The Revd Brutus Green
Every now and again in the church a little unpaid job get pushed your way, which might be full of treats and delights - or a duty to be borne on your day off. Not long after I was ordained I was asked to be the secretary and treasurer of a small trust, mostly entailing taking minutes at an annual meeting and doing the accounts. You can imagine how I leapt at the opportunity. But the interest of the job was that the trust was set up in memory of Henry Scott Holland, who is perhaps most famous for a sermon often quoted at funerals. It reads:
Death is nothing at all. It does not count. I have only slipped away into the next room. Nothing has happened. Everything remains exactly as it was. I am I, and you are you, and the old life that we lived so fondly together is untouched, unchanged. Whatever we were to each other, that we are still. There is absolute and unbroken continuity. What is this death but a negligible accident? ...All is well. Nothing is hurt; nothing is lost. One brief moment and all will be as it was before. How we shall laugh at the trouble of parting when we meet again!
This very naturally expresses something that people feel when bereaved. But many clergy have come to hate it. They say that it perpetuates an illusion, that it prevents people from grieving by allowing them to cling to an unreality when really they need to let go. Back in the 19th Century it became fashionable to say that religion was the ‘opiate of the people’, a ‘crutch’, and this could be seen in that light: like Miss Haversham in her wedding dress, unable to move on, just getting weirder and meaner.
I like to be well informed, however, and so found the actual sermon, which was delivered in 1910 at St Paul’s, where he was a canon, on the death of King Edward VII. He begins by saying that there are two ways of regarding death that stand in ‘hopeless contradiction’. The second is the well known one that I just read. The first, though, is ‘the familiar and instinctive recoil from [death] as embodying the supreme and irrevocable disaster’:
Nothing leads up to it, nothing prepares for it. It simply traverses every line on which life runs, cutting across every hope on which life feeds, and every intention which gives life significance. It makes all we do here meaningless and empty. “Vanity, vanity, all is vanity.” … So stated it is inexplicable, so ruthless, so blundering— this death that we must die. It is the cruel ambush into which we are snared. It is the pit of destruction. It wrecks, it defeats, it shatters. Can any end be more untoward, more irrational than this? Its methods are so cruelly accidental, so wickedly fantastic and freakish. We can never tell when or how its blow will fall… There is no light or hope in the grave; there is no reason to be wrung out of it. Life is the only reality, the only truth. Death is mere blindness, mere negation. “Death cannot praise, Thee, O God; the grave cannot celebrate Thee. The living, the living, they can only praise Thee, as I do this day.”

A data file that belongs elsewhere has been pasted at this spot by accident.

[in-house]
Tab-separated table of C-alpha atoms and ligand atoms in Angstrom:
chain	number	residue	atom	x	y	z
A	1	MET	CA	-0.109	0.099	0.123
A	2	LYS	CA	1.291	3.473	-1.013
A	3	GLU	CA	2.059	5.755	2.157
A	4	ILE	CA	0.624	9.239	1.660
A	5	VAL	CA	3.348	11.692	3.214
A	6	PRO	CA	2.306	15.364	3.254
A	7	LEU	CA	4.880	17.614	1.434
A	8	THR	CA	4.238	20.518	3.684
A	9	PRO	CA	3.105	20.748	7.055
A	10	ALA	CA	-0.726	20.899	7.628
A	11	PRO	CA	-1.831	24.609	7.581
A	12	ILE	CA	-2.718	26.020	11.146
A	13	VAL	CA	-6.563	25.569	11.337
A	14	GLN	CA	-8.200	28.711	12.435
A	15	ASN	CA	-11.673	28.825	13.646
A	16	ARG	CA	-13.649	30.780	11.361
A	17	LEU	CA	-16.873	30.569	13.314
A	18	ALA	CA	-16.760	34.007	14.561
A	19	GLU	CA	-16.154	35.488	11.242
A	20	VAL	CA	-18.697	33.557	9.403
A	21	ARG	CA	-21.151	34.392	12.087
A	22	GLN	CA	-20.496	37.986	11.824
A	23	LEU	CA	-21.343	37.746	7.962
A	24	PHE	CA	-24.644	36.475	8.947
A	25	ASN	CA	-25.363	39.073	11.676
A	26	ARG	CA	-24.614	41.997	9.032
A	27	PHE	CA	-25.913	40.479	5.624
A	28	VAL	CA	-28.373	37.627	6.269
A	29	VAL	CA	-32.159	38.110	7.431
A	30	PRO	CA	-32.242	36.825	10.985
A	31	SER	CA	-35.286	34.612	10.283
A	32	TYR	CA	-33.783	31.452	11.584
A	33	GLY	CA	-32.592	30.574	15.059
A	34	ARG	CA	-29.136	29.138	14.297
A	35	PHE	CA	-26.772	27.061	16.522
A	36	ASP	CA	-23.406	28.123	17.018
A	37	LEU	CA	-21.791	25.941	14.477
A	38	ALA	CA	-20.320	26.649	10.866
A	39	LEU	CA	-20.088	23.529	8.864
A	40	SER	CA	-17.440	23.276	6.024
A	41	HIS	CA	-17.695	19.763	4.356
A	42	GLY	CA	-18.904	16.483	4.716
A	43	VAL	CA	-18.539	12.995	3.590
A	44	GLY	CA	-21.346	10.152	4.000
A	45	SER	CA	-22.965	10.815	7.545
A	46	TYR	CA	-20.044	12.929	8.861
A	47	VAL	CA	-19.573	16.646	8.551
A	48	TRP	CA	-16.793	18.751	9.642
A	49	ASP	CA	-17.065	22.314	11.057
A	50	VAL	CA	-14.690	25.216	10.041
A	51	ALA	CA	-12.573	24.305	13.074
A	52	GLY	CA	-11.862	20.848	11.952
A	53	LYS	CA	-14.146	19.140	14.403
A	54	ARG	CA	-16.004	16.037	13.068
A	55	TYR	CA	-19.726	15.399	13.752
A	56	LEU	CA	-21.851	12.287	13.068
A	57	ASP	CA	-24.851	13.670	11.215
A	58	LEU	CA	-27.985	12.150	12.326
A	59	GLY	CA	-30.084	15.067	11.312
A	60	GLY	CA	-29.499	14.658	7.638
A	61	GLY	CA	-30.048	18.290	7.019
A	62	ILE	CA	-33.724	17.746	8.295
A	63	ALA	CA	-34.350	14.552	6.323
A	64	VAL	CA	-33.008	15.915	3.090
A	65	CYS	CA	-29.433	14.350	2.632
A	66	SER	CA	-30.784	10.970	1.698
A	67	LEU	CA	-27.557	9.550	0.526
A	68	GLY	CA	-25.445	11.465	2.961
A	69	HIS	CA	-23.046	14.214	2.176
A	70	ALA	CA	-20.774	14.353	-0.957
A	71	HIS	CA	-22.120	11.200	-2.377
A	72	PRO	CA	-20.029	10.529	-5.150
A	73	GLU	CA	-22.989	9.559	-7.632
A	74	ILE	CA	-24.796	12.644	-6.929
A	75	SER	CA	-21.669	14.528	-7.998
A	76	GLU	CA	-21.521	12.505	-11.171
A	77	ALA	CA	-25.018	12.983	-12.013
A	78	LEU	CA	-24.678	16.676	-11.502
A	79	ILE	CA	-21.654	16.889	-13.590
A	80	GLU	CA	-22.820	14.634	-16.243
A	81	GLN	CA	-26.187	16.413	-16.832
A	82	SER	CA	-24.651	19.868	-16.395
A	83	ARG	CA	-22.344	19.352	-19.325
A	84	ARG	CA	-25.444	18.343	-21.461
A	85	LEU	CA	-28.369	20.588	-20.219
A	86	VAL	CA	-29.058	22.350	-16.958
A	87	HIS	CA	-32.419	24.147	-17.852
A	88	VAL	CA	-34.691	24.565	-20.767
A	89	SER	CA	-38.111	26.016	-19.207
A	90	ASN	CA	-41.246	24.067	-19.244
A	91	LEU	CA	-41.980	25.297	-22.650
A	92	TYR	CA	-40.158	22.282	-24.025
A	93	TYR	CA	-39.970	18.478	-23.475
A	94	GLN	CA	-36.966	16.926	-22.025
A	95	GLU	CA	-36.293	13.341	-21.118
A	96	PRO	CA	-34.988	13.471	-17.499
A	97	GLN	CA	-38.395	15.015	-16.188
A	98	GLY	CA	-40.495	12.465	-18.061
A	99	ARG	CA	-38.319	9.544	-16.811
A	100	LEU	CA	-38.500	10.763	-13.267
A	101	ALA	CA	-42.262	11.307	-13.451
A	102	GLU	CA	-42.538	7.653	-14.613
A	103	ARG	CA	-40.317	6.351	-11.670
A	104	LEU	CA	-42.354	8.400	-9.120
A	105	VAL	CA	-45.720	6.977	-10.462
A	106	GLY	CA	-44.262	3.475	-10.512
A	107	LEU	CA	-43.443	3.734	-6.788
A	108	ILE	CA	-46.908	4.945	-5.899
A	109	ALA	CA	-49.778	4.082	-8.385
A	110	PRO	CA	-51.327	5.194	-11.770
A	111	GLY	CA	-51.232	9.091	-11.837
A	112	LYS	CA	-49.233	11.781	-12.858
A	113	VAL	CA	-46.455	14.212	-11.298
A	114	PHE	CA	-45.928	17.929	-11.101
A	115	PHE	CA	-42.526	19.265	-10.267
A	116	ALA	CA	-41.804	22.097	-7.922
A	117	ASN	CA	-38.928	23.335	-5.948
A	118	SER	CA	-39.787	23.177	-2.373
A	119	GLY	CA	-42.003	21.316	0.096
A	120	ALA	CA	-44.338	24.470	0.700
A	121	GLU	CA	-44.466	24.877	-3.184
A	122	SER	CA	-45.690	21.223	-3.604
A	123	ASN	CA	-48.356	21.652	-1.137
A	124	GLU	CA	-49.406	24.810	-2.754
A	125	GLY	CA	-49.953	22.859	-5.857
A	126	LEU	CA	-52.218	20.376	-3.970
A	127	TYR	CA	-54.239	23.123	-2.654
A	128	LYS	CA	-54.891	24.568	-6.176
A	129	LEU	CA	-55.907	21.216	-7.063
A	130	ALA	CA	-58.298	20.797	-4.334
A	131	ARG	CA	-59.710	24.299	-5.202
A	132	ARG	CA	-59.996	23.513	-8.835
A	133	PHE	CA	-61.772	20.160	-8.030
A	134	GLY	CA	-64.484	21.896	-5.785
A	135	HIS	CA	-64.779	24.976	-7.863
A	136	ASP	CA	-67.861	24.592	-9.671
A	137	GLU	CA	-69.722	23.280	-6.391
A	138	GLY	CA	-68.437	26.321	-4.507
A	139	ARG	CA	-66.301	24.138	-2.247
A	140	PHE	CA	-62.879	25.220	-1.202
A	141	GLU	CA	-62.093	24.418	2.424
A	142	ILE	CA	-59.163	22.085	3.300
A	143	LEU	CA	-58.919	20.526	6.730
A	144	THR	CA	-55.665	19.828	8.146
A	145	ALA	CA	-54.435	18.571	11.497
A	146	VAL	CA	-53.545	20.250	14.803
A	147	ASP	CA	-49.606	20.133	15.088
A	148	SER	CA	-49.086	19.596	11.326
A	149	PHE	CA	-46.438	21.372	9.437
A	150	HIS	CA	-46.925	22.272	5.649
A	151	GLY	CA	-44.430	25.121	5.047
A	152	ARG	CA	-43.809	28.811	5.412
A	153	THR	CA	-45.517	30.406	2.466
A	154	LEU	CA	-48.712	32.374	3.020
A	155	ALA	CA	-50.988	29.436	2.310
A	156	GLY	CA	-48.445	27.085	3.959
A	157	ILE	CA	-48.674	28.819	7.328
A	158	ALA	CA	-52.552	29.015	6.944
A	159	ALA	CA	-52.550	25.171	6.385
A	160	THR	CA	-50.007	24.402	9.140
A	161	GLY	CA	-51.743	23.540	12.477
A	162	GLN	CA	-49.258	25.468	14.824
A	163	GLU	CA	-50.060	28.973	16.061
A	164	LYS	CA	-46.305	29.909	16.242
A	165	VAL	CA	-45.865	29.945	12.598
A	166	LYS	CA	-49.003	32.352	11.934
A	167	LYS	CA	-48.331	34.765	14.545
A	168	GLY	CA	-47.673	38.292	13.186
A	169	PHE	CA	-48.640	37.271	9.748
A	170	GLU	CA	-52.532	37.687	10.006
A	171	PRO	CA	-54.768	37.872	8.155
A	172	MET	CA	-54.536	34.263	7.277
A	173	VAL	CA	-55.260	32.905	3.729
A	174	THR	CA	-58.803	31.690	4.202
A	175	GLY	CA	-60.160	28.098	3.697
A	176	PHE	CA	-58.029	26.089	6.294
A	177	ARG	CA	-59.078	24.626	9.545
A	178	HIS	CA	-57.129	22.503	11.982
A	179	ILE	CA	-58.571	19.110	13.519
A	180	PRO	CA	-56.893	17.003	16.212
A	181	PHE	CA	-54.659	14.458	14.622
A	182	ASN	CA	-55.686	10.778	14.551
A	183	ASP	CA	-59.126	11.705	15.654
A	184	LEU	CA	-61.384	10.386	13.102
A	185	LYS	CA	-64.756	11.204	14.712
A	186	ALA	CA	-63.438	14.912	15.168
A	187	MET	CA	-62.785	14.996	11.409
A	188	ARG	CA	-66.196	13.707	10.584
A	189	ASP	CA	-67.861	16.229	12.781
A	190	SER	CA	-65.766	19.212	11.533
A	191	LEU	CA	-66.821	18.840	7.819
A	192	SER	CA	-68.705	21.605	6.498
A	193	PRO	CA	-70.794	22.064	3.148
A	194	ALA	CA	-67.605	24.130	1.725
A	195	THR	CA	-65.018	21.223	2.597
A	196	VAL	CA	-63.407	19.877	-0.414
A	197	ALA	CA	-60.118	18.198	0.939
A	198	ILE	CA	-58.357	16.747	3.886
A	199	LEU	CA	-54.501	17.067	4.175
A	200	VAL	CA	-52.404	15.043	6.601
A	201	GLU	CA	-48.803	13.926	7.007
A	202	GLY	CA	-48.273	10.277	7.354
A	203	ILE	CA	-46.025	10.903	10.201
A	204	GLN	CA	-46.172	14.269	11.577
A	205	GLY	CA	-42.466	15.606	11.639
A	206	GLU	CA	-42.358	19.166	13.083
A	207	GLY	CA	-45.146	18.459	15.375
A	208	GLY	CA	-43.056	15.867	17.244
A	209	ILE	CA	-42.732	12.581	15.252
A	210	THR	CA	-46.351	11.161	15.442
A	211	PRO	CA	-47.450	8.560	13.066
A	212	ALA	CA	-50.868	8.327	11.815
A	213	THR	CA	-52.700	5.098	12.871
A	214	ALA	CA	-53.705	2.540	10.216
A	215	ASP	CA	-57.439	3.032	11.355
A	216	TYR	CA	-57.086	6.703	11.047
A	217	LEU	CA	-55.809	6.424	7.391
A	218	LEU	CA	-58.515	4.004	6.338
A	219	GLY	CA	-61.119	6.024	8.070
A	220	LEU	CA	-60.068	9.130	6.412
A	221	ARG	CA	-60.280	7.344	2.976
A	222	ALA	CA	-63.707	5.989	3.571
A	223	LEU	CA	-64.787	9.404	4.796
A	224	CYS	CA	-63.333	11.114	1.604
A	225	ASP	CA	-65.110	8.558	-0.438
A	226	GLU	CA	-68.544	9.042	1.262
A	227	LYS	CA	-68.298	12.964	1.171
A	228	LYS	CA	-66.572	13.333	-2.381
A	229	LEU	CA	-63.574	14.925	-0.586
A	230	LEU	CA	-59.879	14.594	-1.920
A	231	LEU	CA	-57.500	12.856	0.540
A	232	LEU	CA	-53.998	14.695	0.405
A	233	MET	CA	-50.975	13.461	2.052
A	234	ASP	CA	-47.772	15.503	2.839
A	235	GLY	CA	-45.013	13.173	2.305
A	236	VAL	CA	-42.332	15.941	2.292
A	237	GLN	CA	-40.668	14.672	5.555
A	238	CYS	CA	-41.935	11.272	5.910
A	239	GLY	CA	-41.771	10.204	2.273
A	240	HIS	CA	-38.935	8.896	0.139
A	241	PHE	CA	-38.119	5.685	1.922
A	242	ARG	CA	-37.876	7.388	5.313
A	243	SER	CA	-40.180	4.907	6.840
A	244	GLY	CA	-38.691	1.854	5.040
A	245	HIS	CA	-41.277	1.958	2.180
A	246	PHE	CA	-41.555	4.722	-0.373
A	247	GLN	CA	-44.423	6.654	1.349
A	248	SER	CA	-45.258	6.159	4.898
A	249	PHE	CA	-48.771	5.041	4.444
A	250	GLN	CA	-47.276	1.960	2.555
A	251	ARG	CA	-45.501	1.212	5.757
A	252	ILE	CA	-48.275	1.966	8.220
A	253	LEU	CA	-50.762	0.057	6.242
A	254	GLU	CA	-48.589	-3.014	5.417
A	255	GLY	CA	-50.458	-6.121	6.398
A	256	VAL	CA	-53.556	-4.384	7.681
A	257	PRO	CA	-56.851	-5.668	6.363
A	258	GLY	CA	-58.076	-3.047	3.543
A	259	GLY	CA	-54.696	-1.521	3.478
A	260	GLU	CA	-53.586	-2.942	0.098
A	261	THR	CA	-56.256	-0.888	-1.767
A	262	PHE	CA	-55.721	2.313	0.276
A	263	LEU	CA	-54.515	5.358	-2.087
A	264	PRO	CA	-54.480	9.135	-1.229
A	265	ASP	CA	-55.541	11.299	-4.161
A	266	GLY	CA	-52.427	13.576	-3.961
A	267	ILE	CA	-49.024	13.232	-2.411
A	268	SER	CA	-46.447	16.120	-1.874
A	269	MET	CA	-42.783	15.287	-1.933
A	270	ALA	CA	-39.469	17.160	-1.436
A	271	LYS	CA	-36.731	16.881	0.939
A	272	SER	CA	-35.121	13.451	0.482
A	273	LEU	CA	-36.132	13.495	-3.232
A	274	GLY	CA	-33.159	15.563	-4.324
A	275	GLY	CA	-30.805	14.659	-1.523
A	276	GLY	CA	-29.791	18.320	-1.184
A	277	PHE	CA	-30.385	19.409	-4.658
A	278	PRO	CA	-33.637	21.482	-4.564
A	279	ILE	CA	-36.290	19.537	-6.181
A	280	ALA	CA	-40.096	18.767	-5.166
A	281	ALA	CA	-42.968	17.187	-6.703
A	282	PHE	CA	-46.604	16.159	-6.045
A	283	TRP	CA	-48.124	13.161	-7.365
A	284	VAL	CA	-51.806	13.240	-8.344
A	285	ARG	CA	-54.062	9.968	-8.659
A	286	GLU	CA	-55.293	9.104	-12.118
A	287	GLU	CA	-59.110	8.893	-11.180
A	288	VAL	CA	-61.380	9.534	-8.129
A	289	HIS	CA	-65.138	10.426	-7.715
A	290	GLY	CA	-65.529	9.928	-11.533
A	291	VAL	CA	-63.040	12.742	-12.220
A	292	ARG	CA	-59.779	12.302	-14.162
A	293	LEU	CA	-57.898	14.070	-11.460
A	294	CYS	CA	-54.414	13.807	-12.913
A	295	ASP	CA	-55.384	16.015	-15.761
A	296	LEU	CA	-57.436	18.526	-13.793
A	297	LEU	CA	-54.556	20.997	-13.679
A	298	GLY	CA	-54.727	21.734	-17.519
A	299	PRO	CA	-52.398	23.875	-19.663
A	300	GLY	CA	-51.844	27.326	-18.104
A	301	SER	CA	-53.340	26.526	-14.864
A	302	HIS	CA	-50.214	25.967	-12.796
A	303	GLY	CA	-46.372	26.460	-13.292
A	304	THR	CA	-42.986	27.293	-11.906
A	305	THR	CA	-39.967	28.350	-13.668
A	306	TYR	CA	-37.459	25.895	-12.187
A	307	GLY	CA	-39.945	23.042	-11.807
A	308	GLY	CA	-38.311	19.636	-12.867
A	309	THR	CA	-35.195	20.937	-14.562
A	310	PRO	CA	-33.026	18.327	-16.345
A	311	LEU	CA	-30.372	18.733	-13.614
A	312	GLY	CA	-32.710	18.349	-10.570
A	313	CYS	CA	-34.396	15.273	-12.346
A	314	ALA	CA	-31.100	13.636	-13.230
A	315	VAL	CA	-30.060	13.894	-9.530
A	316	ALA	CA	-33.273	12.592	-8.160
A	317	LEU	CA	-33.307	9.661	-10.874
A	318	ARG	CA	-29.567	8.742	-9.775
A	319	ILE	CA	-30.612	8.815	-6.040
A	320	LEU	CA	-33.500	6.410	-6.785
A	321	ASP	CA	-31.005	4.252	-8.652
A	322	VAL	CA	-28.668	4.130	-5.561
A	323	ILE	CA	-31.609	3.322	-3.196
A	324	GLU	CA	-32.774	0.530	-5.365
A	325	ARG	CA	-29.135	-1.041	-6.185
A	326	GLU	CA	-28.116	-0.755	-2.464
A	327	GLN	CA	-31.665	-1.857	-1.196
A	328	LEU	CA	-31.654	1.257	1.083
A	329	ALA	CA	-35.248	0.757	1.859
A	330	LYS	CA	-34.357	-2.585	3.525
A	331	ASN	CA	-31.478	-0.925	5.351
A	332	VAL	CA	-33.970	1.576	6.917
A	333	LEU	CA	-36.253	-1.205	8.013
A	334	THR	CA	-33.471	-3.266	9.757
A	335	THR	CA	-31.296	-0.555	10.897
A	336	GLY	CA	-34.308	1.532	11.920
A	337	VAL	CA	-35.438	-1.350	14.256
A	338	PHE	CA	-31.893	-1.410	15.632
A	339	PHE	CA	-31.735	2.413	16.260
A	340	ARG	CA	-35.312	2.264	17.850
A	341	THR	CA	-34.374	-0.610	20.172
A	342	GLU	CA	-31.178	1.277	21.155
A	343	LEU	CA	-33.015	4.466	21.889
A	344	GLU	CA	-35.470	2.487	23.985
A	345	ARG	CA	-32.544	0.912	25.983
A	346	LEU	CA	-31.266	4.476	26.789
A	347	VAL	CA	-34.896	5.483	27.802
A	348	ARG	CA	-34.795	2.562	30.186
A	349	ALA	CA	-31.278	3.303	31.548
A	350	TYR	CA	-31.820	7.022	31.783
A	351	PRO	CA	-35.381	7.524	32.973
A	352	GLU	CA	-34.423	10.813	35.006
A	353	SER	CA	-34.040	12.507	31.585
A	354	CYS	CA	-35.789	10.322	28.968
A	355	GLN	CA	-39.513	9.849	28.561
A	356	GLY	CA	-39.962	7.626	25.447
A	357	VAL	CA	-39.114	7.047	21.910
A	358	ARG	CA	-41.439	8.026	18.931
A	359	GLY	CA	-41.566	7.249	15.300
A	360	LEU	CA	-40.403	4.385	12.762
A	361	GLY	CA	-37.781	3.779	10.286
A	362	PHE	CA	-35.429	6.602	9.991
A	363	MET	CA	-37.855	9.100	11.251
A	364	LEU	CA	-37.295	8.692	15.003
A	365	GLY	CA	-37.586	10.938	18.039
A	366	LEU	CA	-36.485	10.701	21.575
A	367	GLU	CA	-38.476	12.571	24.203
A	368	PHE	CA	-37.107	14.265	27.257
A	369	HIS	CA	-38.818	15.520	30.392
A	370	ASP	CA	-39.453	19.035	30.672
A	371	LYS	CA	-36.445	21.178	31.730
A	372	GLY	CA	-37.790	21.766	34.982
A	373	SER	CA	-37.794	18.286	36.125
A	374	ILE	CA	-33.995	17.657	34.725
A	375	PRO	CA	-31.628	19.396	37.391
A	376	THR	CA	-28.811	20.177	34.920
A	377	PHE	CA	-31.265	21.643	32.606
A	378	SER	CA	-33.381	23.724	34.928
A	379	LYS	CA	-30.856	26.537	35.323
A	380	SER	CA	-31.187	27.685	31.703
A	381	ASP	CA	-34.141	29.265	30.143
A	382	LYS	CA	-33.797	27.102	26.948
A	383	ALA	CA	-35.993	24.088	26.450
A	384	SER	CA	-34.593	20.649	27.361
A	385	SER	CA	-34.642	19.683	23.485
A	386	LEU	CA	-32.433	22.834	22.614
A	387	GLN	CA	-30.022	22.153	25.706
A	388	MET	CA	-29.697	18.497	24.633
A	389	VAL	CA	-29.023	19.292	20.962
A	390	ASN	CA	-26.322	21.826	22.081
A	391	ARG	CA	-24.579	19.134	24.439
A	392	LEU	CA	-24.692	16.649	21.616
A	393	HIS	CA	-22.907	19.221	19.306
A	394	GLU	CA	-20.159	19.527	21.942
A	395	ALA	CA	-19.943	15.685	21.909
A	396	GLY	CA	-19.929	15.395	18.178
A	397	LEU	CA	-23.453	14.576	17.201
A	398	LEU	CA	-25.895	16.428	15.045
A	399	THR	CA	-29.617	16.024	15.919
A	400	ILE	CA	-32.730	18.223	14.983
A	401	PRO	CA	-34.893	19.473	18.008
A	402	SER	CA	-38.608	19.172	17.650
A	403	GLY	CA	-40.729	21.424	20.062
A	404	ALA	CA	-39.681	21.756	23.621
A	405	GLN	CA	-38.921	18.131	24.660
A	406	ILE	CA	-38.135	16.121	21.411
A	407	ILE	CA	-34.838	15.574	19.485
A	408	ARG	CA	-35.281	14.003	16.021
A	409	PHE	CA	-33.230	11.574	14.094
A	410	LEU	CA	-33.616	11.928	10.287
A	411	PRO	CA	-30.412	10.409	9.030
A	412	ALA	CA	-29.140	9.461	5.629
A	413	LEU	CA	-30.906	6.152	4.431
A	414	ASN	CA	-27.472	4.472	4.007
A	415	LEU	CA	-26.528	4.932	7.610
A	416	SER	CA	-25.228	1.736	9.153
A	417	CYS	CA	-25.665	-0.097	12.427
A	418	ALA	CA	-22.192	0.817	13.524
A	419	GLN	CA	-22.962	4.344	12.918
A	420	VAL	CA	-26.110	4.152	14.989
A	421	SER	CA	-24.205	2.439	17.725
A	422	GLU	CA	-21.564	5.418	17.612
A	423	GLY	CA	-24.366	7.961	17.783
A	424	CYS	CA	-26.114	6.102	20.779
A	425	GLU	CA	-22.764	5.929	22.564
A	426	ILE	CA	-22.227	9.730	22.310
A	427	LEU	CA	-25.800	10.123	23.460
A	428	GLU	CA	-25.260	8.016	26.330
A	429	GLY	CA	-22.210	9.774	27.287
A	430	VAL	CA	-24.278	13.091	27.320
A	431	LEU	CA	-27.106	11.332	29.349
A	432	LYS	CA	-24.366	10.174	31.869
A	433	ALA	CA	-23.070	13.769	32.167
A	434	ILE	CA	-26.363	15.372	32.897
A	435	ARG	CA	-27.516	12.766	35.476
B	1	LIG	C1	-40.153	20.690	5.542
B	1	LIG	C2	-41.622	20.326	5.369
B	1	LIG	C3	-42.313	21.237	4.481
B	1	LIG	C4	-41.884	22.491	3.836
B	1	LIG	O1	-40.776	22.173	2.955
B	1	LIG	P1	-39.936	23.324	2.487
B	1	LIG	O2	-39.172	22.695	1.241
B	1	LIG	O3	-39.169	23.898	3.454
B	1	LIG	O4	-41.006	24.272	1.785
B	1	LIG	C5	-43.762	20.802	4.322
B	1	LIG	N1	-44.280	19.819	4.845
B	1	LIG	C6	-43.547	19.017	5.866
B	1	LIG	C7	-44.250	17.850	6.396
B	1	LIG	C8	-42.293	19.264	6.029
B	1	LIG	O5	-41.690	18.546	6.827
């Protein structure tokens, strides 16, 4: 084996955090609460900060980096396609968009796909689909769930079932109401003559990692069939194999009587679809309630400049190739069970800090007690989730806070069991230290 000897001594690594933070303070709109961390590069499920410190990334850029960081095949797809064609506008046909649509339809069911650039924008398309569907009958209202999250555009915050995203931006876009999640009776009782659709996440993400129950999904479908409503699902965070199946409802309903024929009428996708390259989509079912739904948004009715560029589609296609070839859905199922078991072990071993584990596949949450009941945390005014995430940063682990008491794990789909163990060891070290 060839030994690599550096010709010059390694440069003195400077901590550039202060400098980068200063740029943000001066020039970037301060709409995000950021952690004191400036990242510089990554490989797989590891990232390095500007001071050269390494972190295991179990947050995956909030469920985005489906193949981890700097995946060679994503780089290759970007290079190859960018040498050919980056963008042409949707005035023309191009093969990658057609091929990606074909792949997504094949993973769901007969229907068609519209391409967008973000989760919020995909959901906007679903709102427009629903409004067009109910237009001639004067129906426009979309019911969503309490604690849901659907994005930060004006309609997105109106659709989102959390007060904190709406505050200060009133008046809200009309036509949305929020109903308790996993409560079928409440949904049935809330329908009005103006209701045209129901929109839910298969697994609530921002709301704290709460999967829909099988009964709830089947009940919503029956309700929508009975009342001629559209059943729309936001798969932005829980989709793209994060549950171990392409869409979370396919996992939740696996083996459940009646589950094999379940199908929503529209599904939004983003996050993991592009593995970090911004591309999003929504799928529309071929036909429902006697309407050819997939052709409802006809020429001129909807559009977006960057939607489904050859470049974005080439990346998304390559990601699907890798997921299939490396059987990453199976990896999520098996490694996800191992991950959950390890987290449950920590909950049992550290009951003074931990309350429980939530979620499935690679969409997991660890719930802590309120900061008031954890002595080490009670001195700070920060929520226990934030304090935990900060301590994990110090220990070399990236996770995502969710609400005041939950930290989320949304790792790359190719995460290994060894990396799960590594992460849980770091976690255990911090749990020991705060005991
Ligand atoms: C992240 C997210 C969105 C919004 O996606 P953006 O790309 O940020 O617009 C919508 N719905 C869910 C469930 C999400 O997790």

I quote at length but, believe me, he is just getting started. Throughout the sermon Scott Holland alternates between the two ways we experience death, without downplaying the experience of either. Their only resolution he finds in the truth of the Gospel that promises out of the weakness of our bodies of death comes a more glorious body that will not decay. ‘As for the far beyond’, he writes ‘it may have its wonder and its joys. But we cannot be sure. “We know not now what we shall be.” If that black coffin were all, then, we should be left to these blind broodings. So that black coffin harbours its black secret. But over it and round it and about it the light of Whitsuntide sweeps in to scatter all our fears.’
Although, Scott Holland was careful to show both sides of how people experience death, I still think that those priests who find the ‘Death is nothing at all’ reading on its own a little saccharine are in fact not right. In a society that very successfully clinicalizes illness and hides away death, the reality of the prognosis and event of death are felt even harder. Death can seem like a failure, as in the expression ‘they lost the battle’, people find it uncomfortable to talk about directly, as Scott Holland says ‘nothing prepares for it’, and, as we speak of the terminally ill, it is felt in its extreme finality, the ‘end of the line’. And in such a world of science and doctors, where the body is treated as a machine gone wrong, where the psychology of grief-cycles is explained to us and we are processed through the medical, legal, ritual and therapeutical system, perhaps we do need to hear those words of hope, of connection, of comfort, of reconciliation again. We need to be reminded that we are not just machines whose battery lives at some arbitrary point run out, but whole creatures who are connected by a million invisible strands, who are remembered, who are loved; as Abraham Lincoln said: "Surely God would not have created such a being as man, with an ability to grasp the infinite, to exist only for a day! No, no, man was made for immortality."